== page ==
The Judith Neilson Institute for Journalism and Ideas and the Journalism and Media Studies Centre at Hong Kong University will undertake its second Asia Reporting Fellowship in June, this time to Indonesia.
The fellowship will take early to mid-career journalists on a two-week program of activities that will help deepen their knowledge of the history, politics and culture of Australia’s largest neighbour.
Fellows will meet academics, political and civil society representatives and journalists. The program will include seminars, visits to newsrooms and important political and cultural institutions. It will also take fellows outside the capital to see Indonesia’s diverse culture, people and geography. Reporters will have a chance to do their own reporting, in some cases, with local Indonesian reporters.
Fellows will be expected to take part in a one-day orientation in Sydney in late May.
Economy airfares, accommodation and sundry expenses will be covered by the Judith Neilson Institute.
To apply, please submit your CV and a cover letter detailing:
- Your interest and/or experience in Indonesia and Asia
- What you hope to gain from the trip
- Three ideas for stories that you would like to report on the trip
- Links to three stories published in the last year
- Confirmation that your editor will allow you to take part in the trip
All Australian-based journalists, including freelancers, are eligible to apply.
Applications must be submitted by February 24, 2020.
Please send applications and questions to firstname.lastname@example.org
In 2019, JNI sent 12 Australian journalists to Hong Kong for a two-week intensive on Hong Kong and China, in partnership with the Hong Kong University’s Journalism and Media Studies Centre.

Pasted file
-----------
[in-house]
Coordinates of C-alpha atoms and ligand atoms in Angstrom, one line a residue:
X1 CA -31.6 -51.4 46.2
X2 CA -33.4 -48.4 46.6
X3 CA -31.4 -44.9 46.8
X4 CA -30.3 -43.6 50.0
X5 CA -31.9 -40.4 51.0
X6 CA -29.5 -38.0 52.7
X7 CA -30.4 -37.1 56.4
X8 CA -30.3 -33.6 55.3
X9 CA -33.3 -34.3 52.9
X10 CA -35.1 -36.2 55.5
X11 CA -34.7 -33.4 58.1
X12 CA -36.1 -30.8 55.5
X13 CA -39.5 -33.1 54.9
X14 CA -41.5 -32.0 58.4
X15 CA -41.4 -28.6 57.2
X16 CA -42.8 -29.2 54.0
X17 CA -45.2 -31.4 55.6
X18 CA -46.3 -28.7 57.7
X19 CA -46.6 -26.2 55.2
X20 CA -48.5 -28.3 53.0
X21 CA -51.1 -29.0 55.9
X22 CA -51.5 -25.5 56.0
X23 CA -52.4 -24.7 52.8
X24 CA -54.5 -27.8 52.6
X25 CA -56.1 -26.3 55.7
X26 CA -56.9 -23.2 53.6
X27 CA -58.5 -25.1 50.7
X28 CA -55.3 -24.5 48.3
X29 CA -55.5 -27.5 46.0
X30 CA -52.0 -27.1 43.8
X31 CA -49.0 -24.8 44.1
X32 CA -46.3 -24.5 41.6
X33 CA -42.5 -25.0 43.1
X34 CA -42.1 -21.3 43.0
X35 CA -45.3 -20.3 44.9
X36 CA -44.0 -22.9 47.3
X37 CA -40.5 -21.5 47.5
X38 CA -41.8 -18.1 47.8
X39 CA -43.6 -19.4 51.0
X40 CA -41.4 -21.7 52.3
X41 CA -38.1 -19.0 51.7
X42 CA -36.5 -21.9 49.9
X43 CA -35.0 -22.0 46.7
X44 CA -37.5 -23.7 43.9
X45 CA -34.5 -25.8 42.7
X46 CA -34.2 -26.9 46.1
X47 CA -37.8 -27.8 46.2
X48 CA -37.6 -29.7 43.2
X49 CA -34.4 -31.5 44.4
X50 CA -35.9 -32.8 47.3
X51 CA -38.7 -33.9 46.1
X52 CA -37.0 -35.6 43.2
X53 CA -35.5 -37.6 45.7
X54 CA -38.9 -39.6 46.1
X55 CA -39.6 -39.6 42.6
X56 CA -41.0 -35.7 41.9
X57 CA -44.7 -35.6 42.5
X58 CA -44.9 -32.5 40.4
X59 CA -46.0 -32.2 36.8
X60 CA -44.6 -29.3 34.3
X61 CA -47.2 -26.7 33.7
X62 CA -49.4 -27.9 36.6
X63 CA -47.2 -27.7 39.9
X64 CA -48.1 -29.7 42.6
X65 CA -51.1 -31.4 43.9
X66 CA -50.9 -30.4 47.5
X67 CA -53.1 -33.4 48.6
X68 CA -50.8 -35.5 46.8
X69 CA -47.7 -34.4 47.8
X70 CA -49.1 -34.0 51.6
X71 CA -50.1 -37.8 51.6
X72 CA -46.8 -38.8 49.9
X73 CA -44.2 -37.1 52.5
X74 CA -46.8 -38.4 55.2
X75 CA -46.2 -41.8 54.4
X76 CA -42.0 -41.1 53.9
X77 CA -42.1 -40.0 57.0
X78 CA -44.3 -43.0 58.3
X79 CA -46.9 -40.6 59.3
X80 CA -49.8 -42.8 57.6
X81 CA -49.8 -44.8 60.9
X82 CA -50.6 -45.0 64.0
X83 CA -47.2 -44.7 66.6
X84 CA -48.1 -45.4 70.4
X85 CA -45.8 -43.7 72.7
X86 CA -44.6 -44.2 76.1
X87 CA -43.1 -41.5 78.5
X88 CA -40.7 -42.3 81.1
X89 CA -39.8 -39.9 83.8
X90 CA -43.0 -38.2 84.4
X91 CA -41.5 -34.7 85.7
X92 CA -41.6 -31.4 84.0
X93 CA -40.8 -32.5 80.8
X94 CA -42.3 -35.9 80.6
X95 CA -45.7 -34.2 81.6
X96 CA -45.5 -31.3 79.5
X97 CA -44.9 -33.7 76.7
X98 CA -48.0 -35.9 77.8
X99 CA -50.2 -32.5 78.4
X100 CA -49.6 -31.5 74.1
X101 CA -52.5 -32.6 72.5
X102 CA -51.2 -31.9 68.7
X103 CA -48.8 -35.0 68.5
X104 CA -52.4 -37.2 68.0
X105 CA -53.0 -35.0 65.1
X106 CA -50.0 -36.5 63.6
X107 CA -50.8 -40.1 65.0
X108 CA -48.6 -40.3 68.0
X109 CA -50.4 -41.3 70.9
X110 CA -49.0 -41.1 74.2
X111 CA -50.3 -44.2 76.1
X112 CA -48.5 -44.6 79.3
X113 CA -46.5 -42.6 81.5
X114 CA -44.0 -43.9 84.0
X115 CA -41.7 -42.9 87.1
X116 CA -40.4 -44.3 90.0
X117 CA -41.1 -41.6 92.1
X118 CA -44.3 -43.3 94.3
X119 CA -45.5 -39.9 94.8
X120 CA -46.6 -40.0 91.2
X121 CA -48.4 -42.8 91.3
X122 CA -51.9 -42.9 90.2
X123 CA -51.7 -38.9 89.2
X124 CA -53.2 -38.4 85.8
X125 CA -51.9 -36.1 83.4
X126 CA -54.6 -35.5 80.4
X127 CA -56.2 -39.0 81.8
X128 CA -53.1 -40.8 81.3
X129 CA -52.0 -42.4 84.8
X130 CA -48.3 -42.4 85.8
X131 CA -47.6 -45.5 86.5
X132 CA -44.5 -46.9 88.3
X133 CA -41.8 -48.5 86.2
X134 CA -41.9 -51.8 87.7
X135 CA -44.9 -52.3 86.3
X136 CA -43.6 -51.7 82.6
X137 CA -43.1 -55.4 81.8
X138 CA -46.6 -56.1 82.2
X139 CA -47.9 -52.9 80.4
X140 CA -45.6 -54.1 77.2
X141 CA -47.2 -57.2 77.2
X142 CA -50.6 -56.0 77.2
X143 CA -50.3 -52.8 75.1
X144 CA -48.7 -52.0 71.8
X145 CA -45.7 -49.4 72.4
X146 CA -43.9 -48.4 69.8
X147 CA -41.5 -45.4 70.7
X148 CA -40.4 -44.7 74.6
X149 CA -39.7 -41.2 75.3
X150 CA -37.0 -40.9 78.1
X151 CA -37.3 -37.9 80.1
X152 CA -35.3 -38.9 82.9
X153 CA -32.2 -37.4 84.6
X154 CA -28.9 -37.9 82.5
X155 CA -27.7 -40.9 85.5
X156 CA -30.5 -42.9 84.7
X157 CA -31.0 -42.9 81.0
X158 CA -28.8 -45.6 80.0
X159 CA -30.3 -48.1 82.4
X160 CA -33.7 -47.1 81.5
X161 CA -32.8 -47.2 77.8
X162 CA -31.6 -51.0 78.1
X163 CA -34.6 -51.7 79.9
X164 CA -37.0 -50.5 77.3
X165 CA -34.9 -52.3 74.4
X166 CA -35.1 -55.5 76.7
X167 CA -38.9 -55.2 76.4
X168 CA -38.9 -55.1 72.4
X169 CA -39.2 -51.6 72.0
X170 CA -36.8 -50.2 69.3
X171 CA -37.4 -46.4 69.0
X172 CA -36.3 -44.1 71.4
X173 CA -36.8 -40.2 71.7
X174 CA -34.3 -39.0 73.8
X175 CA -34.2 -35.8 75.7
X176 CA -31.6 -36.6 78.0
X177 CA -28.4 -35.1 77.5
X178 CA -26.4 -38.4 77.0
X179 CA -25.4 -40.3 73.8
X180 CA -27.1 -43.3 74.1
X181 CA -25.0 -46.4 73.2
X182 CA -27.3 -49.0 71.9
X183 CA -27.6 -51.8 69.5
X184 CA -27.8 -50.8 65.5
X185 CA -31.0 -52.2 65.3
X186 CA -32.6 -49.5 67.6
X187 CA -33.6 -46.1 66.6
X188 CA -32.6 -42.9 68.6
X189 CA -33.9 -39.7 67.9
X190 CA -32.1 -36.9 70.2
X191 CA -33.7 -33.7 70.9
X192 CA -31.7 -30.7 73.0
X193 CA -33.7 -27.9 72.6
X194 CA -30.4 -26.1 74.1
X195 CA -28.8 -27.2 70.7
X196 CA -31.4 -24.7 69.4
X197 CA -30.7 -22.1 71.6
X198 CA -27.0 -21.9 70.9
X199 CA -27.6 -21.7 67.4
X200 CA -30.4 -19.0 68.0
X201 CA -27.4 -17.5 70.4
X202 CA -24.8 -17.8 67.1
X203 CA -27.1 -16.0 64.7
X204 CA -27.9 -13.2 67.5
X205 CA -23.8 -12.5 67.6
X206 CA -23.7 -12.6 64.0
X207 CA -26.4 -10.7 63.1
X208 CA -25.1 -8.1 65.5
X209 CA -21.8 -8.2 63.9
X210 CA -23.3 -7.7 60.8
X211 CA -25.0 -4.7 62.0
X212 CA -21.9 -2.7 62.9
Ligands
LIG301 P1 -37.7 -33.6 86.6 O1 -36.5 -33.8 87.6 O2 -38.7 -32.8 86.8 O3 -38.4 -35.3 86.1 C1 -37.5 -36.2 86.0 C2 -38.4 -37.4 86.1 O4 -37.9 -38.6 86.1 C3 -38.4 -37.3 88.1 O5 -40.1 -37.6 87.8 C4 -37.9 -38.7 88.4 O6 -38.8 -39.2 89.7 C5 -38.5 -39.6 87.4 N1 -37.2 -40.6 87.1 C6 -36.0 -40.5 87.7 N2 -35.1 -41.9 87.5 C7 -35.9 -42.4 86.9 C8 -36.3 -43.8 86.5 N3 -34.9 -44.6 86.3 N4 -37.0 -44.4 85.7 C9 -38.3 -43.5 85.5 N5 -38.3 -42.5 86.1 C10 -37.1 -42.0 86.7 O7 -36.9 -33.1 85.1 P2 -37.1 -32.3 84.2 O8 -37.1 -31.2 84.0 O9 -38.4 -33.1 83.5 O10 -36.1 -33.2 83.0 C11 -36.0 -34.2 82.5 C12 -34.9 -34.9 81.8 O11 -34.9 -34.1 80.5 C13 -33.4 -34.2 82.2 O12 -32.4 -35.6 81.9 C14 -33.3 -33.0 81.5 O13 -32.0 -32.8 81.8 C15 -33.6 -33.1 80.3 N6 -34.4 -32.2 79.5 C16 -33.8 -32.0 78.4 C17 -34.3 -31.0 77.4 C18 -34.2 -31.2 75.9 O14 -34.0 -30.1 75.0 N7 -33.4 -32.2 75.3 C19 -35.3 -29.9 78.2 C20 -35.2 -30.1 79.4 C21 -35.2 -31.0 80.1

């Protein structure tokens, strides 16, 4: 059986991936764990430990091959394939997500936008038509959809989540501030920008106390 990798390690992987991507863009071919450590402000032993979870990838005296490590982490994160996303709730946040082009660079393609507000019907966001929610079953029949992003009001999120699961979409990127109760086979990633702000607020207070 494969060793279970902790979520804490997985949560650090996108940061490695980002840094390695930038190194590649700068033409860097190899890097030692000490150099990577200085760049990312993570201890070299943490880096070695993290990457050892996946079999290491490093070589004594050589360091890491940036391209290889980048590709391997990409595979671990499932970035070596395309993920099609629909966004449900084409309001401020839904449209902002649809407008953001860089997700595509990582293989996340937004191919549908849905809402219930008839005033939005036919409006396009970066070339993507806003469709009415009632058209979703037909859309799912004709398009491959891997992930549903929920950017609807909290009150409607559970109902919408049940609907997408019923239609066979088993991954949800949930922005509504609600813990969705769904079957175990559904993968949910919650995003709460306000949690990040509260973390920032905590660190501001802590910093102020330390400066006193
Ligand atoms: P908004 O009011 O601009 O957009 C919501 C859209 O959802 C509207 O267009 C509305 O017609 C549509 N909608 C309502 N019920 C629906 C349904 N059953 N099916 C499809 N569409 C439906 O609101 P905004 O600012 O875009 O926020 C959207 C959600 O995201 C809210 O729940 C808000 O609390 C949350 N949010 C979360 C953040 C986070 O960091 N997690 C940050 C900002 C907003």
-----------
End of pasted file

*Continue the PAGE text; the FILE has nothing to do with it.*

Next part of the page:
The fellows came from leading Australian media houses — News Corp, SBS, ABC, The Guardian, Nine, AAP — and ranged in age from mid-20s to mid-40s.
The feedback from the fellows was overwhelmingly positive. Few had ever been on a fact-finding fellowship of this type and valued the access and networking opportunities it provided.
Helen Davidson from the Guardian said: "I didn't come here with a huge awareness of China and how it operates and how it influences the region."
"But, coming here, we met really high-level contacts, academics, journalists, dissidents," she said.
SBS reporter Abbie O'Brien said the trip was also an opportunity for journalists from different newsrooms to connect.
"You don't usually get to hang out a lot with other Australian journalists," she said.
"So, it was really nice to meet them and find out how they approach stories, because Australia has a very diverse media landscape."